1.) Don’t tell us you want to return that specialty coffee maker that you used twice and were disappointed by because you couldn’t pour a cup while your coffee brewed. One, we have a million placards–AND it says it on the receipt–that you can’t return used merchandise. Especially if your reason for returning it is “just because.”
Next time watch a YouTube video before buying an unfamiliar product.
2.) Don’t, don’t, don’t, don’t tell us you don’t want something made in China. There are only two reasons you could possibly be saying that and both of them are annoying. One is that you think “made in China” means made in a sweatshop–a perfectly legitimate reason not to buy a product, but still totally hypocritical. The second is that you think the product might have some chemicals in it because China’s manufacturing is unregulated.
Here are this store clerk’s responses:
(A.) If you care so much about inhumane treatment, try looking in your own country, starting with the people working at your local pharmacies, car washes, fast food drive-throughs, restaurants, and retail stores. While not chained inside a factory for $1/week, they’re probably not making a living wage either.
(B.) Our government agencies meant to protect the People of the U.S. of A. aren’t doing too stellar of a job, especially when you look at the former Big Agra, Big Food, and Big Pharma execs appointed to the FDA, EPA, etc. Then there’s the fact that ANYWHERE you produce things that involve noxious chemicals, those chemicals will have to be disposed of and some of them might end up in your backyard. And guess what else? Those evil Chinese companies? They’re here, and they own plenty of U.S. companies, so good luck avoiding the stuff manufactured in China.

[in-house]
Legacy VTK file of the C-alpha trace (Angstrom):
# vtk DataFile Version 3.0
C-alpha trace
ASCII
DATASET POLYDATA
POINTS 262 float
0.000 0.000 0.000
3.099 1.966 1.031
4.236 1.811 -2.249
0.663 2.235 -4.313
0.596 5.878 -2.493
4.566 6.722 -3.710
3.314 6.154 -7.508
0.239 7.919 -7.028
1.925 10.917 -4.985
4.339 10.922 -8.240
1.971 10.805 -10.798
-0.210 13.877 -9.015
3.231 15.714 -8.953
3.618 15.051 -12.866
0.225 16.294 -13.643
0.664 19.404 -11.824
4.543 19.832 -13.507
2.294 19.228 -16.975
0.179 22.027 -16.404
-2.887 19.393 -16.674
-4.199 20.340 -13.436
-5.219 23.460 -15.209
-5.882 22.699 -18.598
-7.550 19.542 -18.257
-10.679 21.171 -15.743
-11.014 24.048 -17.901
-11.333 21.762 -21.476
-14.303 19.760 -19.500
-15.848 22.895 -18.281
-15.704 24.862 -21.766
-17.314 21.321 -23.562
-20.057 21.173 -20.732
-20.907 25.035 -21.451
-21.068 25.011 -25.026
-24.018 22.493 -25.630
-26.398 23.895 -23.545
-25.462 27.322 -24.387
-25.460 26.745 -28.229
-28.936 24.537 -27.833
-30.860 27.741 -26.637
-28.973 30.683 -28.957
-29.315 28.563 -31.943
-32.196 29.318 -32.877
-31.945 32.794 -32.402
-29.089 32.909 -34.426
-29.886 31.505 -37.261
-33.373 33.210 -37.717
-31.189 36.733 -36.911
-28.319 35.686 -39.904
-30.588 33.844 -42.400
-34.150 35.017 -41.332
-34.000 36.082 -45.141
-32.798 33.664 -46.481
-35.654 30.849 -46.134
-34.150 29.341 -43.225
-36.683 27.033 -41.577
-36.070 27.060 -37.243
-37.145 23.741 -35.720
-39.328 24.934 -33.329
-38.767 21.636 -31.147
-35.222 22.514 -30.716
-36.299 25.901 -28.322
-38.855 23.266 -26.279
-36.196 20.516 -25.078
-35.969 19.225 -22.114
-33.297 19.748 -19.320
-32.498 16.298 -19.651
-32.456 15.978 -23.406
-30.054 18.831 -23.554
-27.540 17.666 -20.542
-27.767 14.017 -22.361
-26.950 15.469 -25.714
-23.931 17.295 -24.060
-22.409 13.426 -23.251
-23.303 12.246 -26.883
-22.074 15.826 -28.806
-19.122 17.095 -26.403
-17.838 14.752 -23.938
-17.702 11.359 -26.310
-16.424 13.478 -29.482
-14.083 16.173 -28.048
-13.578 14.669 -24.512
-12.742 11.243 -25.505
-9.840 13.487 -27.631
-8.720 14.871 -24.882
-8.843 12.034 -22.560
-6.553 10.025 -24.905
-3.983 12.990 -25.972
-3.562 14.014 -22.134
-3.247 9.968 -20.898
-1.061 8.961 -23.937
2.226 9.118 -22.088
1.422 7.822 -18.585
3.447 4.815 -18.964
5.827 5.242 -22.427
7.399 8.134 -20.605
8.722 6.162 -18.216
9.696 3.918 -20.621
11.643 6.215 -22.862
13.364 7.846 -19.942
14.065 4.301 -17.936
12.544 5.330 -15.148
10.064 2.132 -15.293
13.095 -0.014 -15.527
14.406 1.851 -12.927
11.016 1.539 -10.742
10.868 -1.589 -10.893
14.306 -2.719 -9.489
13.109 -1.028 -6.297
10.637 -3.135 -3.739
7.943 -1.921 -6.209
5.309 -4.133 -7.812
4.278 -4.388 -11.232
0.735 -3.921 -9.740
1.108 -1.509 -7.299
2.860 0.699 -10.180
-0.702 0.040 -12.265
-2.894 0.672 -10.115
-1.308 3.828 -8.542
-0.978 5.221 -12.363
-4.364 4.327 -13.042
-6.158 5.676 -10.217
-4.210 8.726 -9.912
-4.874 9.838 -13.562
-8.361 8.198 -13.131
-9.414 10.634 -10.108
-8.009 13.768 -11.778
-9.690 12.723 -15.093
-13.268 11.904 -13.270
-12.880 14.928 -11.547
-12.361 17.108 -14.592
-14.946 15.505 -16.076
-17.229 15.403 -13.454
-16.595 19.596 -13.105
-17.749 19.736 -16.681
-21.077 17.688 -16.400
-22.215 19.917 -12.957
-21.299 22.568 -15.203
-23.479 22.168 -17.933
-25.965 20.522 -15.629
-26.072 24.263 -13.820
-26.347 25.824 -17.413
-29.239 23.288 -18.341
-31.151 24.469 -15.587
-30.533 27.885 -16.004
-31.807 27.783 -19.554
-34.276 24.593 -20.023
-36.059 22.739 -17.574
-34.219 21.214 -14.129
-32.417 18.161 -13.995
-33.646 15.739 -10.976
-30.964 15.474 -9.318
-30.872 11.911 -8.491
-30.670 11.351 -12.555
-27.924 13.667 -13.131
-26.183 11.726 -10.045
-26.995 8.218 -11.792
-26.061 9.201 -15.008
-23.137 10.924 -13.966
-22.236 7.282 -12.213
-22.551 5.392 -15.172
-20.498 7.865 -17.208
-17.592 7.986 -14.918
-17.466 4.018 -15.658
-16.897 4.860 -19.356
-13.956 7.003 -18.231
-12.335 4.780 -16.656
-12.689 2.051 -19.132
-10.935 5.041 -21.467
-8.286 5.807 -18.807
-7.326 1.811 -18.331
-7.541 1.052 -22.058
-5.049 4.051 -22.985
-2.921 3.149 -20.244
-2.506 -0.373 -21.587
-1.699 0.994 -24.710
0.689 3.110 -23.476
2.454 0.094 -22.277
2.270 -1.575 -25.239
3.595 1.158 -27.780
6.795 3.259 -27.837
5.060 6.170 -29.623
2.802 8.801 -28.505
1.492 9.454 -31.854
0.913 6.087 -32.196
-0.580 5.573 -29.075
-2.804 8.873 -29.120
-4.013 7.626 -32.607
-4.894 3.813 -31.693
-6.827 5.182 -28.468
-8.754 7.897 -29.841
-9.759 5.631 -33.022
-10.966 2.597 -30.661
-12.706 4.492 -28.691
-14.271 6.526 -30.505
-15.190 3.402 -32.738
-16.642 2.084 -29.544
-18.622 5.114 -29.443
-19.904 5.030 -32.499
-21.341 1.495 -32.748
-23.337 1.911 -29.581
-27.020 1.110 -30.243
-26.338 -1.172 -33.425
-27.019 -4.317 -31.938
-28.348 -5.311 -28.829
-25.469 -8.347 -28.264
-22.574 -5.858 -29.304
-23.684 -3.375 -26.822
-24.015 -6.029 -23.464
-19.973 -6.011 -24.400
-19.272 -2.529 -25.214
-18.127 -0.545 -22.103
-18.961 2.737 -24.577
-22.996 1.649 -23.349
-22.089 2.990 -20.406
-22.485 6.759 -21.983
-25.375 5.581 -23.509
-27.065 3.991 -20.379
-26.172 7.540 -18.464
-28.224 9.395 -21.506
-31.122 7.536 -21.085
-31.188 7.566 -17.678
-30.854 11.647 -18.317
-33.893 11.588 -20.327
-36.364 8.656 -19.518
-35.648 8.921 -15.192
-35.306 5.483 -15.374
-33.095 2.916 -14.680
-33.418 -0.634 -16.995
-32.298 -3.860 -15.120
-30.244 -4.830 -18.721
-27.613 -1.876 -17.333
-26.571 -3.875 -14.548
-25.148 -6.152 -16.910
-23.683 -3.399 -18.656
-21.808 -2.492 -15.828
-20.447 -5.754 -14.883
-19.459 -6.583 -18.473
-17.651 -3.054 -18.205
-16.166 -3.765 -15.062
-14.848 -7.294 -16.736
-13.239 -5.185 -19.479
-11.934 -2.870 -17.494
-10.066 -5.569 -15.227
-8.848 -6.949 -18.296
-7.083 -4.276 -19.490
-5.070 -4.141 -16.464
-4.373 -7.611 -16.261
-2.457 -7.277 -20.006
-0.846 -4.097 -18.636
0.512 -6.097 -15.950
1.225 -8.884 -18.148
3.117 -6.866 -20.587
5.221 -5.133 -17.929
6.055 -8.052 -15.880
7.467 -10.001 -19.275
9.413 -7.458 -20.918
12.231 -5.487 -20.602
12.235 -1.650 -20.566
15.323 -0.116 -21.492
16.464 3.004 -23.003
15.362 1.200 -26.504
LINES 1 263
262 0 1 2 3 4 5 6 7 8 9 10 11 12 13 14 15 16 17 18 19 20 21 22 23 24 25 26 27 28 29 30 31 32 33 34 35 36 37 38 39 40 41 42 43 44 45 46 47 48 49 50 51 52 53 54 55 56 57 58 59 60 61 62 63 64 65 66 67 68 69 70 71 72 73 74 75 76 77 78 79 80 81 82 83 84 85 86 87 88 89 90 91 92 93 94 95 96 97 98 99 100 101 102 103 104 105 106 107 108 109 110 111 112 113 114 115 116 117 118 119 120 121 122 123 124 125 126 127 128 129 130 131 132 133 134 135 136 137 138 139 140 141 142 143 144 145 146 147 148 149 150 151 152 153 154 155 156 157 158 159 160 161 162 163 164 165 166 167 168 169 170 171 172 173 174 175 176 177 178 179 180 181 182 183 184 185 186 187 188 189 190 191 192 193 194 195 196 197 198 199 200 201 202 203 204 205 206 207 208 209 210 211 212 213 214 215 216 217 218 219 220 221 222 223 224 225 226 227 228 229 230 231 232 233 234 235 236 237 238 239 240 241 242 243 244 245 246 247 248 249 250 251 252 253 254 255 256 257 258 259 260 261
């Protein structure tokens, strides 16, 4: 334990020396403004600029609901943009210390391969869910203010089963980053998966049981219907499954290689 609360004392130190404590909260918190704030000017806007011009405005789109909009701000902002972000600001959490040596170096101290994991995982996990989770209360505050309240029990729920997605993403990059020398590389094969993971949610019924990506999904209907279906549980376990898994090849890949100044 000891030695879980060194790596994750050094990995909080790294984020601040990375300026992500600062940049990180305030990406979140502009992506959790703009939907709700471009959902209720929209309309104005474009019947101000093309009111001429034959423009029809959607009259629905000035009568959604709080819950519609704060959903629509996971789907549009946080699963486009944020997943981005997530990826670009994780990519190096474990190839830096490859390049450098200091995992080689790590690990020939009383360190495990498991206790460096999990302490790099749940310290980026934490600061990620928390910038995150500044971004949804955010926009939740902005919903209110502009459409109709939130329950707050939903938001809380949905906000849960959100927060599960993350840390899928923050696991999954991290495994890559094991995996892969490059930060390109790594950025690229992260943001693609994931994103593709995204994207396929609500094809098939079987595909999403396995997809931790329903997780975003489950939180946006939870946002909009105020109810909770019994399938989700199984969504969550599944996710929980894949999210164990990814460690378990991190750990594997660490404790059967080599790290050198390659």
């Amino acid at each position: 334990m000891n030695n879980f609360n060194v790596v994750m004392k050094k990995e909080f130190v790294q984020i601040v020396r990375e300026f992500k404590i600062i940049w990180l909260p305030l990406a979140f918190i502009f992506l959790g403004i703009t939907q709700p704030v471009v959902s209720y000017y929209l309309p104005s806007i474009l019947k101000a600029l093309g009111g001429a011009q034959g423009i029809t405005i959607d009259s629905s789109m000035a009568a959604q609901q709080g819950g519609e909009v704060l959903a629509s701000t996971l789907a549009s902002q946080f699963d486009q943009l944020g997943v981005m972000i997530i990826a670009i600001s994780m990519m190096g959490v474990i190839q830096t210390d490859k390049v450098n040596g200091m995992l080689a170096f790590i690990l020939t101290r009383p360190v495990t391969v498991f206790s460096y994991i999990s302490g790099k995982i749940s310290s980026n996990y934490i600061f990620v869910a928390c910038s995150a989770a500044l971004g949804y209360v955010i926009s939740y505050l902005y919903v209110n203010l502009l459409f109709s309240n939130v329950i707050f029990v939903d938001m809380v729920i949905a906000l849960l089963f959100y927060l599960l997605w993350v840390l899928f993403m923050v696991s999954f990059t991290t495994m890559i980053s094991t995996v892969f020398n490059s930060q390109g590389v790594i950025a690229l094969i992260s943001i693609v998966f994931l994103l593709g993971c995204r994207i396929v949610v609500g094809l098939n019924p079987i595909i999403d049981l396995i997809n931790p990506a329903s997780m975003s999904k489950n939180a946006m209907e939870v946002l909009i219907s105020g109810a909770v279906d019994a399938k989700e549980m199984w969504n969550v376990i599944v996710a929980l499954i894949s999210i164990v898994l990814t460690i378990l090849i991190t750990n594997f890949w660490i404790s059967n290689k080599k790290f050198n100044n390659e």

3.) Don’t act like we’re not here and talk to your friend/colleague/family member in front of us as though we’re invisible.
4.) Don’t yell at us about store policies. We’re just the employees.
5.) Don’t make us search around the store for a spare cell phone charger, so you can charge your phone, then, when you come back in to pick it up, do #3.
6.) When we mention the one vacation we plan to take that year, don’t go on and on about some similar store we need to visit in our destination city. The last thing we want to be reminded of on our one week of vacation per year is the crappy job waiting for us back home.
7.) Don’t say, “But you’d never want to go to Japan!” after mentioning your recent trip abroad as though store clerks are too simple-minded–or visibly broke–to travel.